13  102391461   .   G   A   341  Indel;SnpCluster AC=1;GV=F;AF=0.50;AN=2;DP=45 GT:AD:DP:GL:GQ  ./. ./. 0/1:32,13:45:-50.99,-13.56,-112.17:99   ./.
1   175516757   .   C   G   655  SnpCluster,WG    AC=1;AF=0.50;AN=2;GV=F;DP=74 GT:AD:DP:GL:GQ  ./. ./. 0/1:52,22:67:-89.02,-20.20,-191.27:99   ./.

Using a BAM file as the truth dataset:

java \
    -jar /GenomeAnalysisTK.jar \
    -T  GenotypeAndValidate \
    -R human_g1k_v37.fasta \
    -I myTruthDataset.bam \
    -alleles callsToValidate.vcf \
    -BTI alleles \
    -bt \
    -o gav.vcf

Example truth table of PacBio reads (BAM) to validate HiSeq annotated dataset (VCF) using the GenotypeAndValidate walker:

PacBio PbGenotypeAndValidate results

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The core GATK Best Practices workflow has historically focused on variant discovery --that is, the existence of genomic variants in one or more samples in a cohorts-- and consistently delivers high quality results when applied appropriately. However, we know that the quality of the individual genotype calls coming out of the variant callers can vary widely based on the quality of the BAM data for each sample. To address the increasing need for more accurate genotypes, especially in the context of analyses performed on families, we have developed a new workflow that uses additional data such as pedigrees and genotype priors to improve the accuracy of genotype calls, to filter genotype calls that are not reliable enough for downstream analysis and to tag possible de novo mutations.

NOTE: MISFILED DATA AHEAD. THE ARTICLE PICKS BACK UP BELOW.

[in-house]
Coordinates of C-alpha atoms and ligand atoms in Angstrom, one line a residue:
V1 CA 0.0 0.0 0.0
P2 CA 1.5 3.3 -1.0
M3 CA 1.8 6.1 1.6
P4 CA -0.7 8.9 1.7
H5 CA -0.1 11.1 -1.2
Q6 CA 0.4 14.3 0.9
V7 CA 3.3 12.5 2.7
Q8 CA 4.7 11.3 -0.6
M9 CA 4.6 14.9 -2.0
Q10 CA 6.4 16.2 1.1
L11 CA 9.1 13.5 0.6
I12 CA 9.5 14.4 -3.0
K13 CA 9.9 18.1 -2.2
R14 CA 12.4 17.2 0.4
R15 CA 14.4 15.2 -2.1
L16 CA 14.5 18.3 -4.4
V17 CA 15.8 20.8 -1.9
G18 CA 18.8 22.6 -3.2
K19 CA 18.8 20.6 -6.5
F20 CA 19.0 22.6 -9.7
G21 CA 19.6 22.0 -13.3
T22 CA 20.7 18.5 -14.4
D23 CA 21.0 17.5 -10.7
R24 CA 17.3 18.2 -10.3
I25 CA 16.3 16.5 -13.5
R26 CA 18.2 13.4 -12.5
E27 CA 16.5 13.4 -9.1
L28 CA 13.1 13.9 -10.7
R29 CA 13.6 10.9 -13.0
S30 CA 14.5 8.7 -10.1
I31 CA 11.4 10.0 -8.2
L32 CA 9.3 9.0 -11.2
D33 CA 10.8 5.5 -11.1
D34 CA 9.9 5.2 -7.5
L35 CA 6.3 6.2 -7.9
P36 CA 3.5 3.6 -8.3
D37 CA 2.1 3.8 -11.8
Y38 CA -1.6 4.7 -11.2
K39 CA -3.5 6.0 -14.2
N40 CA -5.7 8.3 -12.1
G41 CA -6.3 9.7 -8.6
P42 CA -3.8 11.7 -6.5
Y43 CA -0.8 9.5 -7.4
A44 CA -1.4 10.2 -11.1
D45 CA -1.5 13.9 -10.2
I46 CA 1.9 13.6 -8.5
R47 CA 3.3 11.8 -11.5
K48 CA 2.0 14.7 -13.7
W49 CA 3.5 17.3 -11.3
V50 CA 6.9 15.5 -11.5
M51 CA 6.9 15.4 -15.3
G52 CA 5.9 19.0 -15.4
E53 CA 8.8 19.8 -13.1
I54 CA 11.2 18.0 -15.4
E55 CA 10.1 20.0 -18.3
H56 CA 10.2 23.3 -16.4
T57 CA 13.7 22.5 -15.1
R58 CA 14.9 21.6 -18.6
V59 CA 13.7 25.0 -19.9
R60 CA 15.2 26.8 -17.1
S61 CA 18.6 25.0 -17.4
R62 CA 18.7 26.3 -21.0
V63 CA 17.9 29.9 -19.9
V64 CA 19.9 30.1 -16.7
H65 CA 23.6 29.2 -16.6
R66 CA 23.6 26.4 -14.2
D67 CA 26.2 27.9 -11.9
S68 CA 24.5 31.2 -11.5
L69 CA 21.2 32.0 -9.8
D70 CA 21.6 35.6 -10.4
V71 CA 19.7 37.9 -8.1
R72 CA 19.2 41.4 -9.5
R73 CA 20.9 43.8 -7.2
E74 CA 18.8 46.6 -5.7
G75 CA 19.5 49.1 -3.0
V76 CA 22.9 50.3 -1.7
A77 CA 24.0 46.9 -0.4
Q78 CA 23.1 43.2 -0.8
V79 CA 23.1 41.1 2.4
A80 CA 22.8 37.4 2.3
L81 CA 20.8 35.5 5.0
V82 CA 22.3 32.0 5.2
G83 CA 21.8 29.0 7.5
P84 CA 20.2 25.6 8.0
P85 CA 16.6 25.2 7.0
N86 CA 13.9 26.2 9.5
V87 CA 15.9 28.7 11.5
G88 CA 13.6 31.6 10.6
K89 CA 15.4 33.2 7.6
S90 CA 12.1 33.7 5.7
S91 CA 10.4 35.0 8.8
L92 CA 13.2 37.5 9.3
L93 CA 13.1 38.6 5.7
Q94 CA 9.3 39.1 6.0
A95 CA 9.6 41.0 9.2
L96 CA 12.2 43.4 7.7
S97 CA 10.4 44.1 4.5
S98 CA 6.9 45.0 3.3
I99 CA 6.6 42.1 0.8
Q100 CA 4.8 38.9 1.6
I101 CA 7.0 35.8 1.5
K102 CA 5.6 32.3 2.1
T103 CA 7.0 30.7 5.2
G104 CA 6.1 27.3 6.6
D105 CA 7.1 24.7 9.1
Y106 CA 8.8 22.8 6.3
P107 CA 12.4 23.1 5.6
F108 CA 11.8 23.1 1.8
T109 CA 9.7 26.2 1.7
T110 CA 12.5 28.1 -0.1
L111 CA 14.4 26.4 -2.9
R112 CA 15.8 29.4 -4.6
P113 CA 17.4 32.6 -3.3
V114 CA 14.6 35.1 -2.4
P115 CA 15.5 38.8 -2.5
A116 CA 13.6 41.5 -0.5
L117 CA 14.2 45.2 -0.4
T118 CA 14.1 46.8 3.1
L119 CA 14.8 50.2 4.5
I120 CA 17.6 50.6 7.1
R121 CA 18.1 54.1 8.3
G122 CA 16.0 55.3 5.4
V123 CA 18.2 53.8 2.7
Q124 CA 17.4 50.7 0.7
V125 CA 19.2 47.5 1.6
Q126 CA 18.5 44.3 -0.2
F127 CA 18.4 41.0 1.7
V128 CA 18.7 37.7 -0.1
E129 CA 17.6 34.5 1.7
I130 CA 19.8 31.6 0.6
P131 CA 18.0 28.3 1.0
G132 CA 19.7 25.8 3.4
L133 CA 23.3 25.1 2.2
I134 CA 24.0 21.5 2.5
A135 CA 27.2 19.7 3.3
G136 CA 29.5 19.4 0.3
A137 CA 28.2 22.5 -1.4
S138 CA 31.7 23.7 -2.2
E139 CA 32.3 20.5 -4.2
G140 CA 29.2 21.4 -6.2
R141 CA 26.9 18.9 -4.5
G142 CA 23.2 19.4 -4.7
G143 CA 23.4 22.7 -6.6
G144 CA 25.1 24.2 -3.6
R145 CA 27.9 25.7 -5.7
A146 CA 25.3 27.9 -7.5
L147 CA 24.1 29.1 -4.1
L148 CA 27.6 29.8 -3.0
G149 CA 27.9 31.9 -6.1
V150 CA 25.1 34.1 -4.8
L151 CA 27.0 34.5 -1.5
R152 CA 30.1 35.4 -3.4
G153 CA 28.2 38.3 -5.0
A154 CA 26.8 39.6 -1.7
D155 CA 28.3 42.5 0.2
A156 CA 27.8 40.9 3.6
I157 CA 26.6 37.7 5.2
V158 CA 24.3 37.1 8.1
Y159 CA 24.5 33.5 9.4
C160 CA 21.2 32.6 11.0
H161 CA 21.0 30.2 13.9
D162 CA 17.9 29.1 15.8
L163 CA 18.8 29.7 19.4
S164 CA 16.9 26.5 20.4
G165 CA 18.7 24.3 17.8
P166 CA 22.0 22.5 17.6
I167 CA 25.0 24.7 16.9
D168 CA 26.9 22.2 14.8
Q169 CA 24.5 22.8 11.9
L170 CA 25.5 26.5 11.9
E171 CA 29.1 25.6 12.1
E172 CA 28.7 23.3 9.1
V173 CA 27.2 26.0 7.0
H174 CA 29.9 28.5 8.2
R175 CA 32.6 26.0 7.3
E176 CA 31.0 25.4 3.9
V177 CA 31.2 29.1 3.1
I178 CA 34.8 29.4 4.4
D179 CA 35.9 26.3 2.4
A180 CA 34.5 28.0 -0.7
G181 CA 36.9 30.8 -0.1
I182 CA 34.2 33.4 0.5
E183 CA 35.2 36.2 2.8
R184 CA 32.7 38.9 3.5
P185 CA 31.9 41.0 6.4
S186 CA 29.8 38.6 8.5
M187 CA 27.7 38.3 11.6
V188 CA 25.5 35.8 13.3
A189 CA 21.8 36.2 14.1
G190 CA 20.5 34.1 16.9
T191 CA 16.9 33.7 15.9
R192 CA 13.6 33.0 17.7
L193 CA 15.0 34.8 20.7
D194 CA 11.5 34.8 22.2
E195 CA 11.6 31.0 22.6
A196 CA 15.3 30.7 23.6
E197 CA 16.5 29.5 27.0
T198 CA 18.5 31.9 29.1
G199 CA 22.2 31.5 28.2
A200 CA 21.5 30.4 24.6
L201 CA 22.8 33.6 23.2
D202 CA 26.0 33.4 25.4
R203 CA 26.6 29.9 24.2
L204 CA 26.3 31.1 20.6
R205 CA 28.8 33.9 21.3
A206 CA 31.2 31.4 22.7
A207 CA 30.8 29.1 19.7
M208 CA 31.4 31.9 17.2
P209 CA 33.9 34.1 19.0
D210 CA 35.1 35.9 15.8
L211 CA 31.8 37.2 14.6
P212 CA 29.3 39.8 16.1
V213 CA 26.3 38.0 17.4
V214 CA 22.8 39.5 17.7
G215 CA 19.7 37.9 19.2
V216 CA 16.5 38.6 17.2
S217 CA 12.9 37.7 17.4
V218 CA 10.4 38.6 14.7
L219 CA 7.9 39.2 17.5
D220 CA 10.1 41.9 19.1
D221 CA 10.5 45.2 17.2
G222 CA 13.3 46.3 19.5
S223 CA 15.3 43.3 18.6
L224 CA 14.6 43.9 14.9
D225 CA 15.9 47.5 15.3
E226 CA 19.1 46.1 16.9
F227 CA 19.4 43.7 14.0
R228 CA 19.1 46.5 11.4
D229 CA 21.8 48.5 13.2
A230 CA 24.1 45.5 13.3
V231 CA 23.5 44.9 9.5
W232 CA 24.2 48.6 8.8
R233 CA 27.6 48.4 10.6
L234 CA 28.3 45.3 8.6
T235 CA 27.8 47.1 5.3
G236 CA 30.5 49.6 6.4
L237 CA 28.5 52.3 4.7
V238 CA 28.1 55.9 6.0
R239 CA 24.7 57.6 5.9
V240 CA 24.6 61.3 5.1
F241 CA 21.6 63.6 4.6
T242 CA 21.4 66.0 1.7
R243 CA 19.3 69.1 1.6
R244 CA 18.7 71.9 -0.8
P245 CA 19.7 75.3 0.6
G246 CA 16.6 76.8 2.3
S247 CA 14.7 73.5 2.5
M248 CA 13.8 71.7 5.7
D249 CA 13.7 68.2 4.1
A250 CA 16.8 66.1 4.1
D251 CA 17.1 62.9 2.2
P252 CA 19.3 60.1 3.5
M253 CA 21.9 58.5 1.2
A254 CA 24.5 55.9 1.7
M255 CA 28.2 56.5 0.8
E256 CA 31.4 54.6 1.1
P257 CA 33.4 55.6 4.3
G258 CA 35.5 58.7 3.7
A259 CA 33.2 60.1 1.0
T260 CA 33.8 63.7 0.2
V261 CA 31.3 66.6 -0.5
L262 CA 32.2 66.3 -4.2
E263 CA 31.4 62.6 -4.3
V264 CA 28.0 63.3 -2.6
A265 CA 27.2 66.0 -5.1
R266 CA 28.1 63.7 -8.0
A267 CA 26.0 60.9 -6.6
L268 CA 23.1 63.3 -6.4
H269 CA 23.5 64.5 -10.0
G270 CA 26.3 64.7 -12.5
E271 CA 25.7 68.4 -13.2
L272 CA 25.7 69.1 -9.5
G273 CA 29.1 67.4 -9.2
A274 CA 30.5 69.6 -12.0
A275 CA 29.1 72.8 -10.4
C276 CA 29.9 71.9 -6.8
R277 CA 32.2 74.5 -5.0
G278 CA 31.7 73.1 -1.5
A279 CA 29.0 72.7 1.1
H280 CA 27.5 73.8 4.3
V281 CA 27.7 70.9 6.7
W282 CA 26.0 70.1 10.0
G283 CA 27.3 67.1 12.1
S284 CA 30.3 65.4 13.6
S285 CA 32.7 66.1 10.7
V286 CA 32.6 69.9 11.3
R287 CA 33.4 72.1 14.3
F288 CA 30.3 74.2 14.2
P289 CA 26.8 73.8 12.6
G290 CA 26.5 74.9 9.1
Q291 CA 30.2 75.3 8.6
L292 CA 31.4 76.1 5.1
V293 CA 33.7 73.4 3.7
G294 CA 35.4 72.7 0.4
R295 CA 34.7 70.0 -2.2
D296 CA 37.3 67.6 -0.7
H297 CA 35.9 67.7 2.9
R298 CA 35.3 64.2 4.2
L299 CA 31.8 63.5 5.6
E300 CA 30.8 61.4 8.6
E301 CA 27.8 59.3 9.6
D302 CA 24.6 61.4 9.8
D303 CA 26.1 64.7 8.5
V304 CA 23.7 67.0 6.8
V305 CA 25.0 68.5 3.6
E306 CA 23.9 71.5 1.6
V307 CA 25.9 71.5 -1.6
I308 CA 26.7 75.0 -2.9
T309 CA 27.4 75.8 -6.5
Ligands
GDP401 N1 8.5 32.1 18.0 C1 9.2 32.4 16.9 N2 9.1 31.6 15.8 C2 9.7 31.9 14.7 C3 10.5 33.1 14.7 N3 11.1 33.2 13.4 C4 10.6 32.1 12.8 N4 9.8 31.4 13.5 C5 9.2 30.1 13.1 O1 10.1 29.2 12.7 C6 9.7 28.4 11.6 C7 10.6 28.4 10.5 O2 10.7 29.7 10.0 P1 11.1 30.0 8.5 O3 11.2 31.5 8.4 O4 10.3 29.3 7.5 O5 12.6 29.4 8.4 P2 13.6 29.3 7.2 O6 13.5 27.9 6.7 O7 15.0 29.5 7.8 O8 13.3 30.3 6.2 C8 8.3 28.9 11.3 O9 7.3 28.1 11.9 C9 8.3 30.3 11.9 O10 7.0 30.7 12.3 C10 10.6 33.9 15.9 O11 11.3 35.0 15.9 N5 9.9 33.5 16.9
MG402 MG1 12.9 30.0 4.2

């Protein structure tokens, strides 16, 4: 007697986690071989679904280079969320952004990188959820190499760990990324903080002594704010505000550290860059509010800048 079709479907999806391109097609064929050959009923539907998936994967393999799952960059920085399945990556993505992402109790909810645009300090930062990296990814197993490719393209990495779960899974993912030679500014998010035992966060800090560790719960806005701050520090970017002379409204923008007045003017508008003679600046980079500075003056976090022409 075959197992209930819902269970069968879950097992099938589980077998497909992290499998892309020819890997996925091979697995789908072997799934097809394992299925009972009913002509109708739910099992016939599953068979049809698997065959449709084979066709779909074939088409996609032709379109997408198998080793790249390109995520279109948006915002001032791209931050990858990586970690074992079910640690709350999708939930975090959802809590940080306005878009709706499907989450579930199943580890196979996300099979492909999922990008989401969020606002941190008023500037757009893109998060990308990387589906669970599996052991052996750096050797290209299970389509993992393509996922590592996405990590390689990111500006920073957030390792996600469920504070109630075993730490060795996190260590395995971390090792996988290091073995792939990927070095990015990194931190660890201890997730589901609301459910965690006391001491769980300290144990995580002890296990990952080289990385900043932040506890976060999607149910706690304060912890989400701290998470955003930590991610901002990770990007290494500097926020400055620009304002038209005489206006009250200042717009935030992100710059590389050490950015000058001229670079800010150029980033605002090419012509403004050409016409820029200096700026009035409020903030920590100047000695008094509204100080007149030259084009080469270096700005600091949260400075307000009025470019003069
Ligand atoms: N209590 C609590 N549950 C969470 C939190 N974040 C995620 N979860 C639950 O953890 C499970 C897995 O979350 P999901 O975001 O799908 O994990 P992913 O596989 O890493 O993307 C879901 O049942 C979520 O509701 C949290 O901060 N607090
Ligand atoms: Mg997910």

The Genotype Refinement workflow is meant to serve as an optional extension of the variant calling workflow, intended for researchers whose work requires high-quality identification of individual genotypes. It is documented in a new method article, with mathematical details available separately. See the corresponding tutorial for step-by-step instructions on how to actually run it in practice.

Note that although all tools involved in this workflow are already available in GATK 3.2, some functionalities will only be available in the latest development version (see nightly builds in the Downloads section) until the release of version 3.3 (which is imminent).

Let us know how the new workflow works for you; as usual, we crave feedback and are happy to answer any and all questions.

Comments (10)

generated with gatk 2.8-1-g932cd3a

Although it is rare I see Genotype Fields that are inconsistent with the AD values (Read as table):